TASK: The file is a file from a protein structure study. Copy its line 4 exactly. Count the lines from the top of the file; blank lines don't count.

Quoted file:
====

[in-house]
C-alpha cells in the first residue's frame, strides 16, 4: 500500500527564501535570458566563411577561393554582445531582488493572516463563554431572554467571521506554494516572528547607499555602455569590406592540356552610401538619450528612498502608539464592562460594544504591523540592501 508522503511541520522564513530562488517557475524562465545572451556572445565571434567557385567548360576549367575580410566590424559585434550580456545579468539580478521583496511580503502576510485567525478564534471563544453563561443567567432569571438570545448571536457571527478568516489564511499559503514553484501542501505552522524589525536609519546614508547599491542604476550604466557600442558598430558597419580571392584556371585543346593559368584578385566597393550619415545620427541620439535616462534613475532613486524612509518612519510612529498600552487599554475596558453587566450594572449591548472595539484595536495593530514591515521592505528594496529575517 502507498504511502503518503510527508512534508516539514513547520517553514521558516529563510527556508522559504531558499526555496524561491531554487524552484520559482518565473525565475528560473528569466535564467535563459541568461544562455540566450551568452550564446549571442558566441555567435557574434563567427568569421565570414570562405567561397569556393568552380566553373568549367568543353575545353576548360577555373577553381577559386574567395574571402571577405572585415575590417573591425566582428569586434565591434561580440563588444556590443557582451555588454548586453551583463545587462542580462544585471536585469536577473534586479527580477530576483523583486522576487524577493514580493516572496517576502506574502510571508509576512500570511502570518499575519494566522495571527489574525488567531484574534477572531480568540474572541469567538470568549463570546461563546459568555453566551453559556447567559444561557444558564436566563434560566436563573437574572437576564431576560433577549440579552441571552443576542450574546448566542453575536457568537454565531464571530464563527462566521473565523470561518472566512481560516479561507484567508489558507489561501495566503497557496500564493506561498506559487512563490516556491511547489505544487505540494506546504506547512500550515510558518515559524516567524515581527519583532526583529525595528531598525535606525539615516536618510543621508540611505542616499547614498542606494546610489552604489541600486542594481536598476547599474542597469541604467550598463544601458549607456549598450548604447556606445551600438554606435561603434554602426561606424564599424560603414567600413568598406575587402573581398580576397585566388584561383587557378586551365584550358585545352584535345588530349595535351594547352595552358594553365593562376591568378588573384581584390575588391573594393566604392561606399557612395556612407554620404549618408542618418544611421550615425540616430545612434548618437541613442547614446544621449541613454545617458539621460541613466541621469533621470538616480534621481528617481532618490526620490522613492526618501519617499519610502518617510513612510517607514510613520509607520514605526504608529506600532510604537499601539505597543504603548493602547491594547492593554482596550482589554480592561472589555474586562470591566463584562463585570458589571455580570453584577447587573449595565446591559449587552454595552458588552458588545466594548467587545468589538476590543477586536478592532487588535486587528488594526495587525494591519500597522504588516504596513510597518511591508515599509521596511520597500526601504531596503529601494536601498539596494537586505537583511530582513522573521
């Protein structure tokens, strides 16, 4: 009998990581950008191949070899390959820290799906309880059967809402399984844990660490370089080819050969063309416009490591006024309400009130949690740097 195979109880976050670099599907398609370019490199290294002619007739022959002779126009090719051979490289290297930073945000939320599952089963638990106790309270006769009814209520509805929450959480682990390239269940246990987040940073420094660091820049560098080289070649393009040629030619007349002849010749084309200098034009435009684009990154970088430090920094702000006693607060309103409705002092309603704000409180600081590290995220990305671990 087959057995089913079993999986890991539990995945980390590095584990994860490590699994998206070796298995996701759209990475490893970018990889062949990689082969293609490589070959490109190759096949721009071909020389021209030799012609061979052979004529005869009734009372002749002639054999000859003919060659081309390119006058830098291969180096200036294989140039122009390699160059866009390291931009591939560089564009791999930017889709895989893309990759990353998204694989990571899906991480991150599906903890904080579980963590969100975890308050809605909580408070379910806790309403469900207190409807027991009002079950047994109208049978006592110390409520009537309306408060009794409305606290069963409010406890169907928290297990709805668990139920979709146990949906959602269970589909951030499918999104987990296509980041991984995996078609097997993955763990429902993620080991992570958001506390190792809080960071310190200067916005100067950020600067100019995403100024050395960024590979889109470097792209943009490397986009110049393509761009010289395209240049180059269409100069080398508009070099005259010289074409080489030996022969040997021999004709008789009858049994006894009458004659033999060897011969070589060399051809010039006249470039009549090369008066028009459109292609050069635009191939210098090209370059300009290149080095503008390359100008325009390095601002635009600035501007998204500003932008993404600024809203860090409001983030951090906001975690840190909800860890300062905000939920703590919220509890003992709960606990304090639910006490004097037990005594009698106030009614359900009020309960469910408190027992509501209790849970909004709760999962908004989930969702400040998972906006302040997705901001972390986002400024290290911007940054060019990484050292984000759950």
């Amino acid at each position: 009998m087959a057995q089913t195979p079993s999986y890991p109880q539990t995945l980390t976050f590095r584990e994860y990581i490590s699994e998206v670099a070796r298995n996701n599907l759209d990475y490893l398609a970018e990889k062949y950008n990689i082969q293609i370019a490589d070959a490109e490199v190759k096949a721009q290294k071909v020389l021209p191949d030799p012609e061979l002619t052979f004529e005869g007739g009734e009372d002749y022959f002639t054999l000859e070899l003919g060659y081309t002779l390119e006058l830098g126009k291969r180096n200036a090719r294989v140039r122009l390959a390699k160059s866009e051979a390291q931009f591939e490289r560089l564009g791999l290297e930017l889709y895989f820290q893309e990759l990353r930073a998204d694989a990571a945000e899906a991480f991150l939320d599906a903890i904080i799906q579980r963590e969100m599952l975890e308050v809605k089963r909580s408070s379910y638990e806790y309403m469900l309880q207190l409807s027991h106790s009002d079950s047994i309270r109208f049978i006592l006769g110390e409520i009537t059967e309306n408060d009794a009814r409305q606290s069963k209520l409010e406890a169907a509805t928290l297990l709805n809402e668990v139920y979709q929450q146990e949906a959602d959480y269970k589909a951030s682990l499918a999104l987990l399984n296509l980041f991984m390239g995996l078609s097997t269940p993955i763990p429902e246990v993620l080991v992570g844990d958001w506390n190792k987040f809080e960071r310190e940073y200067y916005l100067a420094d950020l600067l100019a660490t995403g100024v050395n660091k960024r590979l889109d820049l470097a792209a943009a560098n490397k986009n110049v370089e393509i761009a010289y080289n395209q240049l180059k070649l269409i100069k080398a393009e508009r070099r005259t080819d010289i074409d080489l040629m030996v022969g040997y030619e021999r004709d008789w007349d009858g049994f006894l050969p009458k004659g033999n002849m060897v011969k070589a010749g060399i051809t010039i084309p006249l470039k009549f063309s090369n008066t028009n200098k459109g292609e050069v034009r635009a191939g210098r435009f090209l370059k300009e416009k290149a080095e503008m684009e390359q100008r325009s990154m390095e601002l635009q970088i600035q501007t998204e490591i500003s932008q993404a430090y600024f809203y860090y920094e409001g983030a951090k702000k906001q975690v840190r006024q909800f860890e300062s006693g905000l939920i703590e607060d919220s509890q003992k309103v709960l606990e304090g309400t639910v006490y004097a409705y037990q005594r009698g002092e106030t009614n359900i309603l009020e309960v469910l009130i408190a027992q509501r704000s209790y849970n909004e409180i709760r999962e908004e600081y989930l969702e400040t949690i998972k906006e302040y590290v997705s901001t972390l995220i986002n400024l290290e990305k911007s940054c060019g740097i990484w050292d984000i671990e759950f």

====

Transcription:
């Amino acid at each position: 009998m087959a057995q089913t195979p079993s999986y890991p109880q539990t995945l980390t976050f590095r584990e994860y990581i490590s699994e998206v670099a070796r298995n996701n599907l759209d990475y490893l398609a970018e990889k062949y950008n990689i082969q293609i370019a490589d070959a490109e490199v190759k096949a721009q290294k071909v020389l021209p191949d030799p012609e061979l002619t052979f004529e005869g007739g009734e009372d002749y022959f002639t054999l000859e070899l003919g060659y081309t002779l390119e006058l830098g126009k291969r180096n200036a090719r294989v140039r122009l390959a390699k160059s866009e051979a390291q931009f591939e490289r560089l564009g791999l290297e930017l889709y895989f820290q893309e990759l990353r930073a998204d694989a990571a945000e899906a991480f991150l939320d599906a903890i904080i799906q579980r963590e969100m599952l975890e308050v809605k089963r909580s408070s379910y638990e806790y309403m469900l309880q207190l409807s027991h106790s009002d079950s047994i309270r109208f049978i006592l006769g110390e409520i009537t059967e309306n408060d009794a009814r409305q606290s069963k209520l409010e406890a169907a509805t928290l297990l709805n809402e668990v139920y979709q929450q146990e949906a959602d959480y269970k589909a951030s682990l499918a999104l987990l399984n296509l980041f991984m390239g995996l078609s097997t269940p993955i763990p429902e246990v993620l080991v992570g844990d958001w506390n190792k987040f809080e960071r310190e940073y200067y916005l100067a420094d950020l600067l100019a660490t995403g100024v050395n660091k960024r590979l889109d820049l470097a792209a943009a560098n490397k986009n110049v370089e393509i761009a010289y080289n395209q240049l180059k070649l269409i100069k080398a393009e508009r070099r005259t080819d010289i074409d080489l040629m030996v022969g040997y030619e021999r004709d008789w007349d009858g049994f006894l050969p009458k004659g033999n002849m060897v011969k070589a010749g060399i051809t010039i084309p006249l470039k009549f063309s090369n008066t028009n200098k459109g292609e050069v034009r635009a191939g210098r435009f090209l370059k300009e416009k290149a080095e503008m684009e390359q100008r325009s990154m390095e601002l635009q970088i600035q501007t998204e490591i500003s932008q993404a430090y600024f809203y860090y920094e409001g983030a951090k702000k906001q975690v840190r006024q909800f860890e300062s006693g905000l939920i703590e607060d919220s509890q003992k309103v709960l606990e304090g309400t639910v006490y004097a409705y037990q005594r009698g002092e106030t009614n359900i309603l009020e309960v469910l009130i408190a027992q509501r704000s209790y849970n909004e409180i709760r999962e908004e600081y989930l969702e400040t949690i998972k906006e302040y590290v997705s901001t972390l995220i986002n400024l290290e990305k911007s940054c060019g740097i990484w050292d984000i671990e759950f």